Andrew Tate’s extreme views about women are infiltrating Australian schools

Andrew Tate’s extreme views about women are infiltrating Australian schools

Sexual harassment in schools is not new and has been extensively documented in research and media. However, teachers now report an alarming trend – a growing culture of not only sexual harassment but also language and behaviours that express male superiority and misogynistic views among boys.

In 2023, academics from Monash University published a study on how anti-feminist ‘manfluencer’ Andrew Tate has infiltrated Australian schools, and the impact it has been having on young people.

Stephanie Wescott, a Lecturer in Education at Monash University, and Steven Roberts, a Professor of Education and Social Justice at Monash University, say a zero-tolerance approach is needed to tackle the problem.

Tate, who is facing trial in Romania on charges of human trafficking and rape (which he denies), is a self-proclaimed misogynist infamous for his denigration of women and promotion of traditional masculine ideals, whose content is targeted toward teenage boys.

In mid-2023, Westcott and Professor Roberts interviewed 30 women teachers working in schools across Australia. The women interviewed described a sharp increases in sexism, misogyny and sexual harassment in their classrooms, and also identified the explicit influence of Tate on their students’ attitudes and behaviours.

“This included setting images of Tate as their computer desktop backgrounds, provoking teachers with Tate’s ideas [for example, asking teachers whether they agree women shouldn’t be allowed to drive], and using his body language [such as a hand gesture he often displays when photographed],” Westcott and Professor Roberts wrote in The Conversation.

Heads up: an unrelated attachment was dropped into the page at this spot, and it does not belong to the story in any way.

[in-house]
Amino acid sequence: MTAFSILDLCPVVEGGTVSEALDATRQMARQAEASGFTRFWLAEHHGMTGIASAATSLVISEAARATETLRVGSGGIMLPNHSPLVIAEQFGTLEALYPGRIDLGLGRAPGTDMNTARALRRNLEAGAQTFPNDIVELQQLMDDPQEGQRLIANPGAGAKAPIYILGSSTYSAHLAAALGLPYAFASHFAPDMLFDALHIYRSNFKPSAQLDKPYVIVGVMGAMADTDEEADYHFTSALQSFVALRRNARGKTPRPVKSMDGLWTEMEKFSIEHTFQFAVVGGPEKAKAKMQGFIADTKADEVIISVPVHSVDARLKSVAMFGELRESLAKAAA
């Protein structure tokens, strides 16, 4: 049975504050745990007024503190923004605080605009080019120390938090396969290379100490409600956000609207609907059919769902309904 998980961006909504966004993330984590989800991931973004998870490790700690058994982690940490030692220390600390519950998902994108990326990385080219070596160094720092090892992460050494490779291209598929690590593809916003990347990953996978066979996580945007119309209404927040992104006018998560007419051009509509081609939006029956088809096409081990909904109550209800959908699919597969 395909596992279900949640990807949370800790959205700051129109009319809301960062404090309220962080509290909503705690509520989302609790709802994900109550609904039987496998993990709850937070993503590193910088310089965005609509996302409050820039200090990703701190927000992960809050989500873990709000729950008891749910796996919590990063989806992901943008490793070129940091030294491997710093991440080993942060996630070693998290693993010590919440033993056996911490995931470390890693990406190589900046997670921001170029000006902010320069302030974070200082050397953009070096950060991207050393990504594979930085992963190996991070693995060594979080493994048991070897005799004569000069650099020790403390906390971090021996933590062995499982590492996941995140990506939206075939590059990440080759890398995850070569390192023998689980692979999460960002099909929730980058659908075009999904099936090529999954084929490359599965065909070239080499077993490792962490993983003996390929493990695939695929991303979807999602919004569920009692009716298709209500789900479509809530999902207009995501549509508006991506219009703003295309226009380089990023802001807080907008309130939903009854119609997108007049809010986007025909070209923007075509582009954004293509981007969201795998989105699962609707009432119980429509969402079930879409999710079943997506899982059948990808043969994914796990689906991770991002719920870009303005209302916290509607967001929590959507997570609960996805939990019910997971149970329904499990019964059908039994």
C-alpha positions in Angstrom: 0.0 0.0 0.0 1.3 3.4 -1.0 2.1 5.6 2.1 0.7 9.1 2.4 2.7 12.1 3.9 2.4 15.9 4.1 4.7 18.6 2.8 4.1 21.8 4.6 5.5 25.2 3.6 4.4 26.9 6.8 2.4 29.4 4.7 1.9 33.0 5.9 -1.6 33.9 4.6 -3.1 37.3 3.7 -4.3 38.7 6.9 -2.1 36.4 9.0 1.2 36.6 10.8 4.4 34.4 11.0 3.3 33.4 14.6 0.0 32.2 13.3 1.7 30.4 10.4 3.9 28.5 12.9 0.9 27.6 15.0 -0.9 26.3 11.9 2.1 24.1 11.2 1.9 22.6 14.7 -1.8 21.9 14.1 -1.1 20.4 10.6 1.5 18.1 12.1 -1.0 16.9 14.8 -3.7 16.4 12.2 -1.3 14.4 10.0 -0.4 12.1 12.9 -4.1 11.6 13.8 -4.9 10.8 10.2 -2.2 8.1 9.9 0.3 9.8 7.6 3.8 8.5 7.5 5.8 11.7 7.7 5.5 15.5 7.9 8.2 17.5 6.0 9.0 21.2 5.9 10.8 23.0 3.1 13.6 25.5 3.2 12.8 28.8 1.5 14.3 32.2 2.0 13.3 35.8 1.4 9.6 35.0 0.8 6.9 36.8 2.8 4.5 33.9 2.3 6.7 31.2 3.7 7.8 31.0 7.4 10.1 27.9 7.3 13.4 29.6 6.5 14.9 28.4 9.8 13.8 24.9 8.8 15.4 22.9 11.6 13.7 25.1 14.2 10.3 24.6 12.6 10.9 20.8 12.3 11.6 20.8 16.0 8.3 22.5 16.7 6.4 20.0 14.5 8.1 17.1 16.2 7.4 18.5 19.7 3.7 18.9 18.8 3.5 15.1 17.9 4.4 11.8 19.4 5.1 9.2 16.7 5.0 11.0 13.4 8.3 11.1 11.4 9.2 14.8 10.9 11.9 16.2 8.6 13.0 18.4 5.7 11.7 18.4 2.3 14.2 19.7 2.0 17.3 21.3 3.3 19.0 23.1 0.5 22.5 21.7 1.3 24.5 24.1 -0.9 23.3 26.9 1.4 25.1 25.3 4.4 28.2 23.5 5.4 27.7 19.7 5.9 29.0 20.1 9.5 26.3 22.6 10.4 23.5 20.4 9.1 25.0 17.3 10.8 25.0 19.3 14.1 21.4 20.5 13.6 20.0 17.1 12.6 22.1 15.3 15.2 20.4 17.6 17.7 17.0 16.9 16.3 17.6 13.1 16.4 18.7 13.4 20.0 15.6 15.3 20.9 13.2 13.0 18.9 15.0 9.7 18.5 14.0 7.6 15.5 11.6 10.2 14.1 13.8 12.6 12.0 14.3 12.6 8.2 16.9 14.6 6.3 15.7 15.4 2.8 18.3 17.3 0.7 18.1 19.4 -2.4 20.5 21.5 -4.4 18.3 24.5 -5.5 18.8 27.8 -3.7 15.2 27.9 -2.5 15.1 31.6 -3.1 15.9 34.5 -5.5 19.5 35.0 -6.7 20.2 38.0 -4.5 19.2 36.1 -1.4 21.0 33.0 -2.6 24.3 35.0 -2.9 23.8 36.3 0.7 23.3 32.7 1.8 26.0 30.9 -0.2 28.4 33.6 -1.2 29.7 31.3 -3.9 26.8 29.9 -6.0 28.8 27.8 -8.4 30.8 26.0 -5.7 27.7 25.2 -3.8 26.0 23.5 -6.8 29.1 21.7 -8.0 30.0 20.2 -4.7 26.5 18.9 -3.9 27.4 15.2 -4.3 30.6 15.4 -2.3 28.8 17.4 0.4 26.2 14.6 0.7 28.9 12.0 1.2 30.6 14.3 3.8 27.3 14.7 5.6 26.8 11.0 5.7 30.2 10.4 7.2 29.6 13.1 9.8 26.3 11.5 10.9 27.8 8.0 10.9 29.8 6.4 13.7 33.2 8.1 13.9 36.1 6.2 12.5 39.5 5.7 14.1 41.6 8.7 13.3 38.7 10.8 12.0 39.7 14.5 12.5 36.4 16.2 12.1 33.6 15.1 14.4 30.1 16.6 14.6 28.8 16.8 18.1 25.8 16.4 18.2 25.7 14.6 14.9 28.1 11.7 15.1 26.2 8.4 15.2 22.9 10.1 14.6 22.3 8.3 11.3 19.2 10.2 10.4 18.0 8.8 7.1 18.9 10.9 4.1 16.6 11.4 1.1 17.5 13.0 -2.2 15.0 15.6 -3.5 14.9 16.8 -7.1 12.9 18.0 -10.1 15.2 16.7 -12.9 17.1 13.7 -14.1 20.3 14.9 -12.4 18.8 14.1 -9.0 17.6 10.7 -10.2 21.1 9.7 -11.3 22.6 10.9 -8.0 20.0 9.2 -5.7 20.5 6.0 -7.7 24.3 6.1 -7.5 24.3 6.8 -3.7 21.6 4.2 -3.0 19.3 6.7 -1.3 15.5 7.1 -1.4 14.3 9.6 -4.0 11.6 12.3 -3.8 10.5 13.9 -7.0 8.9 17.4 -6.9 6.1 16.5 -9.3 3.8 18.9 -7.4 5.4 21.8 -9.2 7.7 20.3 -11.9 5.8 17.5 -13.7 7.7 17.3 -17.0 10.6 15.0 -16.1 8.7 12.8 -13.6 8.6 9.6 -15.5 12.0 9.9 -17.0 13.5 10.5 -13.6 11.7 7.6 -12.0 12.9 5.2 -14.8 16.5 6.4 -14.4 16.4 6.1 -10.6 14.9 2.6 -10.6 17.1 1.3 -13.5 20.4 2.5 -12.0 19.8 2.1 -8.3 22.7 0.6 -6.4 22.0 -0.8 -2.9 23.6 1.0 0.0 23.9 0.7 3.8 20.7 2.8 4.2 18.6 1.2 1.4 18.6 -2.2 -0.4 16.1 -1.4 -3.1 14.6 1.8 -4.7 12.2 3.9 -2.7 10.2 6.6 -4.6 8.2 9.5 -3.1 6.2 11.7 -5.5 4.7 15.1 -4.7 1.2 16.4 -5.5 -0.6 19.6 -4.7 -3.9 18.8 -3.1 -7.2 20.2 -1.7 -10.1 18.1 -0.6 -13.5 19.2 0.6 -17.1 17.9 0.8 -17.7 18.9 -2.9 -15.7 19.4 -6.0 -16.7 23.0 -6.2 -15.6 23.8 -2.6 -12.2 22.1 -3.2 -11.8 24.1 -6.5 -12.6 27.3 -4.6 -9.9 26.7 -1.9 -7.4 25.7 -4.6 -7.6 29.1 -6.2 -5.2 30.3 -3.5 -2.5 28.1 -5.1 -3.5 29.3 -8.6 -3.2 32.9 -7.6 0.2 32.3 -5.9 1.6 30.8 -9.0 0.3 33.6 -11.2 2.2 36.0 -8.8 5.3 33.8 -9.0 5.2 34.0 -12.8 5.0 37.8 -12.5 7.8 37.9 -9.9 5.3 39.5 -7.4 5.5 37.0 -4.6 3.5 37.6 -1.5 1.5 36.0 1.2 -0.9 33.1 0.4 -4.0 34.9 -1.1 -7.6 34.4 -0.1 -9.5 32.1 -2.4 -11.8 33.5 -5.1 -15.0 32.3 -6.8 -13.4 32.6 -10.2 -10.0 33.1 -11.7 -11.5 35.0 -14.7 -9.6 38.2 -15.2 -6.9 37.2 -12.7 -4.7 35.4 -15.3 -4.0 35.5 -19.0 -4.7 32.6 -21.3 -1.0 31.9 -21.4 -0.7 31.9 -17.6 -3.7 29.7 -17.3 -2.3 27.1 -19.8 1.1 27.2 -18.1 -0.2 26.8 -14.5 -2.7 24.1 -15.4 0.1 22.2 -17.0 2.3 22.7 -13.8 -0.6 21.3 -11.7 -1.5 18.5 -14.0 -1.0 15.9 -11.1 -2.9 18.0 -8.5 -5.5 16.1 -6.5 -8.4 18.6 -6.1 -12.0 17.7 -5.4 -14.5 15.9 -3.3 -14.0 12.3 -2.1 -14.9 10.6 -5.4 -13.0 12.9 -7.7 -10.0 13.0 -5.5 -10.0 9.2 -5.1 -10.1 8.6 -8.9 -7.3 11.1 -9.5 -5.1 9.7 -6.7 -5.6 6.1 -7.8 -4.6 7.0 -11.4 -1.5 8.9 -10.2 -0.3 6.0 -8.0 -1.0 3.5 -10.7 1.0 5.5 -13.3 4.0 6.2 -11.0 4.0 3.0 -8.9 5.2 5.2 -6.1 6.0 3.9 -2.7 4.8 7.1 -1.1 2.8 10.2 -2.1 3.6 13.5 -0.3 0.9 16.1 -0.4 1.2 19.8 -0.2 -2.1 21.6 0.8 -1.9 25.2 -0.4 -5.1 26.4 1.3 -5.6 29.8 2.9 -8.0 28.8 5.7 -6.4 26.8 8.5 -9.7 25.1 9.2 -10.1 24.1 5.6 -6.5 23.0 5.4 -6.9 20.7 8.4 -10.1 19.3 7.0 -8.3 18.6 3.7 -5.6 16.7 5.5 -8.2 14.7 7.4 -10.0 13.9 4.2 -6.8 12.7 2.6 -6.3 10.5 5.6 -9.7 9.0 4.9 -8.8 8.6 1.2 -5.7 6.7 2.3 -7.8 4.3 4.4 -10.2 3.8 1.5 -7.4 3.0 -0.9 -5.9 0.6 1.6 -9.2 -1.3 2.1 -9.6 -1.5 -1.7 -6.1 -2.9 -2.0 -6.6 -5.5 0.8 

One teacher spoke of the transformation of a student she had known for several years:

“I taught [a] boy in Year 7 and he was a wholesome, creative [child]. This boy does dance competitions and is in a dance troop and is always polite to me […] and yet is [now] writing these disturbingly misogynistic messages, literally saying, ‘No, Andrew Tate is being vilified. He’s in the right.’ I’m like, who is that boy? That’s not the boy that I’ve seen for the last couple of years.”

‘An urgent response is needed’

Westcott and Professor Roberts say these incidents are happening within a broader culture of backlash to gender justice gains achieved via feminist activism – including the #metoo movement.

“Teachers in our study said their students believe women have achieved unequal power over men,” they wrote. “Despite these worrying trends and teachers requesting help from school management, the women we spoke to reported schools were not responding in a meaningful or urgent way.”

The study’s findings have been echoed by an April 2024 survey of Adelaide school teachers, who described how misogynist language and physical intimidation are commonplace in their schools. They are also part of a much longer history of research showing an ongoing culture of sexism in Australian schools.